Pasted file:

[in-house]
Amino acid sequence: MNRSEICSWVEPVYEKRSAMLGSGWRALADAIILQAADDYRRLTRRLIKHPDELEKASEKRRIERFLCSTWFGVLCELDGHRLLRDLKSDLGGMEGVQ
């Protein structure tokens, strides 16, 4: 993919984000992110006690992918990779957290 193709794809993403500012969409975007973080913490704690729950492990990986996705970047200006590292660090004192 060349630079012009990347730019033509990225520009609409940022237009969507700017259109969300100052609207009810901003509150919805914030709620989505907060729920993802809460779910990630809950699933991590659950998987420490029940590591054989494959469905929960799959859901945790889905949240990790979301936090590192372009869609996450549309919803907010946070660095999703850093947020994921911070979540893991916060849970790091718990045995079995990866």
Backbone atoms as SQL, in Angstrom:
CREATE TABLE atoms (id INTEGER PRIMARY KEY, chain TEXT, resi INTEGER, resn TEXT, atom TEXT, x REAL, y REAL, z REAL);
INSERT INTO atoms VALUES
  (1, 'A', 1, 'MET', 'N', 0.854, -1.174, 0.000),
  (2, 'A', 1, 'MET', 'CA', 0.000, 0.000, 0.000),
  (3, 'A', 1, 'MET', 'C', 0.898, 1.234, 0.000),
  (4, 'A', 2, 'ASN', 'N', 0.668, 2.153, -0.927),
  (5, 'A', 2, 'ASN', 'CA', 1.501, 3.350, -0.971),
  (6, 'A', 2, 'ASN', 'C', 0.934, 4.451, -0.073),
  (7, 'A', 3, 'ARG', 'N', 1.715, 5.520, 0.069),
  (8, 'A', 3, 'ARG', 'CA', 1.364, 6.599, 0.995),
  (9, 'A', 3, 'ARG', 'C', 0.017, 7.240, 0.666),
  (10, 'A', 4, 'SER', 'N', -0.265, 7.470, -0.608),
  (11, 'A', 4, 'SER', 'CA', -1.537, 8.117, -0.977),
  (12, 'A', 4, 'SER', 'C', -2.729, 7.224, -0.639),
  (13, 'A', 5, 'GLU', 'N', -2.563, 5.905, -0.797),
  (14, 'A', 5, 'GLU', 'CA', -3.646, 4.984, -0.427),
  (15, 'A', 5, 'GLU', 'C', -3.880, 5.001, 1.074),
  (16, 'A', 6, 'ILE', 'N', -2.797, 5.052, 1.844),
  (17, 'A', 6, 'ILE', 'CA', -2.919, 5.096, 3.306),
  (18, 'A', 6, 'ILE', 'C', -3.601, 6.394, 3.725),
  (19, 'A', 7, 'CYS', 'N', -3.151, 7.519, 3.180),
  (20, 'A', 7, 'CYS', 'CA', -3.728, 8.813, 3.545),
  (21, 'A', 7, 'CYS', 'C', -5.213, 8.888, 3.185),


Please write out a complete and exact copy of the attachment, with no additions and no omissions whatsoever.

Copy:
[in-house]
Amino acid sequence: MNRSEICSWVEPVYEKRSAMLGSGWRALADAIILQAADDYRRLTRRLIKHPDELEKASEKRRIERFLCSTWFGVLCELDGHRLLRDLKSDLGGMEGVQ
């Protein structure tokens, strides 16, 4: 993919984000992110006690992918990779957290 193709794809993403500012969409975007973080913490704690729950492990990986996705970047200006590292660090004192 060349630079012009990347730019033509990225520009609409940022237009969507700017259109969300100052609207009810901003509150919805914030709620989505907060729920993802809460779910990630809950699933991590659950998987420490029940590591054989494959469905929960799959859901945790889905949240990790979301936090590192372009869609996450549309919803907010946070660095999703850093947020994921911070979540893991916060849970790091718990045995079995990866």
Backbone atoms as SQL, in Angstrom:
CREATE TABLE atoms (id INTEGER PRIMARY KEY, chain TEXT, resi INTEGER, resn TEXT, atom TEXT, x REAL, y REAL, z REAL);
INSERT INTO atoms VALUES
  (1, 'A', 1, 'MET', 'N', 0.854, -1.174, 0.000),
  (2, 'A', 1, 'MET', 'CA', 0.000, 0.000, 0.000),
  (3, 'A', 1, 'MET', 'C', 0.898, 1.234, 0.000),
  (4, 'A', 2, 'ASN', 'N', 0.668, 2.153, -0.927),
  (5, 'A', 2, 'ASN', 'CA', 1.501, 3.350, -0.971),
  (6, 'A', 2, 'ASN', 'C', 0.934, 4.451, -0.073),
  (7, 'A', 3, 'ARG', 'N', 1.715, 5.520, 0.069),
  (8, 'A', 3, 'ARG', 'CA', 1.364, 6.599, 0.995),
  (9, 'A', 3, 'ARG', 'C', 0.017, 7.240, 0.666),
  (10, 'A', 4, 'SER', 'N', -0.265, 7.470, -0.608),
  (11, 'A', 4, 'SER', 'CA', -1.537, 8.117, -0.977),
  (12, 'A', 4, 'SER', 'C', -2.729, 7.224, -0.639),
  (13, 'A', 5, 'GLU', 'N', -2.563, 5.905, -0.797),
  (14, 'A', 5, 'GLU', 'CA', -3.646, 4.984, -0.427),
  (15, 'A', 5, 'GLU', 'C', -3.880, 5.001, 1.074),
  (16, 'A', 6, 'ILE', 'N', -2.797, 5.052, 1.844),
  (17, 'A', 6, 'ILE', 'CA', -2.919, 5.096, 3.306),
  (18, 'A', 6, 'ILE', 'C', -3.601, 6.394, 3.725),
  (19, 'A', 7, 'CYS', 'N', -3.151, 7.519, 3.180),
  (20, 'A', 7, 'CYS', 'CA', -3.728, 8.813, 3.545),
  (21, 'A', 7, 'CYS', 'C', -5.213, 8.888, 3.185),